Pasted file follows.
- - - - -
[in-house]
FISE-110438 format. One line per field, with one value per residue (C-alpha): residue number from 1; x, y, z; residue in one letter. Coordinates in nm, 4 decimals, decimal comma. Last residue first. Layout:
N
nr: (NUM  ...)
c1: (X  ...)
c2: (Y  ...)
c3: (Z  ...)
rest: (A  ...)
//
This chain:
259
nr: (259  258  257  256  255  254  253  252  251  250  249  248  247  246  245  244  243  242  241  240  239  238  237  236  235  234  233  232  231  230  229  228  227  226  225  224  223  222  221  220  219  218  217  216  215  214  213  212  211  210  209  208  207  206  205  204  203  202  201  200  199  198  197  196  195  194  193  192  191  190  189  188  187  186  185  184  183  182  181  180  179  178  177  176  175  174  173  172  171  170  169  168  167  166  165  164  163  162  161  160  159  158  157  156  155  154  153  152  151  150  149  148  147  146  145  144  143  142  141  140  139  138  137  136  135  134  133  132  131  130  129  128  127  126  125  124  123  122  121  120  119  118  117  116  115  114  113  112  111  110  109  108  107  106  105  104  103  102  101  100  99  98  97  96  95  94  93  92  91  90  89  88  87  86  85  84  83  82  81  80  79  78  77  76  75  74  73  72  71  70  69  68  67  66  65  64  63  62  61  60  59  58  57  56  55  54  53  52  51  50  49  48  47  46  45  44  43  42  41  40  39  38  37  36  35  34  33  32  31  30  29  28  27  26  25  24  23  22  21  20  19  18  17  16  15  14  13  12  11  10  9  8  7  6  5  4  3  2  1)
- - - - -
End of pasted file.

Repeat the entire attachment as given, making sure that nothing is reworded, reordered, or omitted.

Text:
[in-house]
FISE-110438 format. One line per field, with one value per residue (C-alpha): residue number from 1; x, y, z; residue in one letter. Coordinates in nm, 4 decimals, decimal comma. Last residue first. Layout:
N
nr: (NUM  ...)
c1: (X  ...)
c2: (Y  ...)
c3: (Z  ...)
rest: (A  ...)
//
This chain:
259
nr: (259  258  257  256  255  254  253  252  251  250  249  248  247  246  245  244  243  242  241  240  239  238  237  236  235  234  233  232  231  230  229  228  227  226  225  224  223  222  221  220  219  218  217  216  215  214  213  212  211  210  209  208  207  206  205  204  203  202  201  200  199  198  197  196  195  194  193  192  191  190  189  188  187  186  185  184  183  182  181  180  179  178  177  176  175  174  173  172  171  170  169  168  167  166  165  164  163  162  161  160  159  158  157  156  155  154  153  152  151  150  149  148  147  146  145  144  143  142  141  140  139  138  137  136  135  134  133  132  131  130  129  128  127  126  125  124  123  122  121  120  119  118  117  116  115  114  113  112  111  110  109  108  107  106  105  104  103  102  101  100  99  98  97  96  95  94  93  92  91  90  89  88  87  86  85  84  83  82  81  80  79  78  77  76  75  74  73  72  71  70  69  68  67  66  65  64  63  62  61  60  59  58  57  56  55  54  53  52  51  50  49  48  47  46  45  44  43  42  41  40  39  38  37  36  35  34  33  32  31  30  29  28  27  26  25  24  23  22  21  20  19  18  17  16  15  14  13  12  11  10  9  8  7  6  5  4  3  2  1)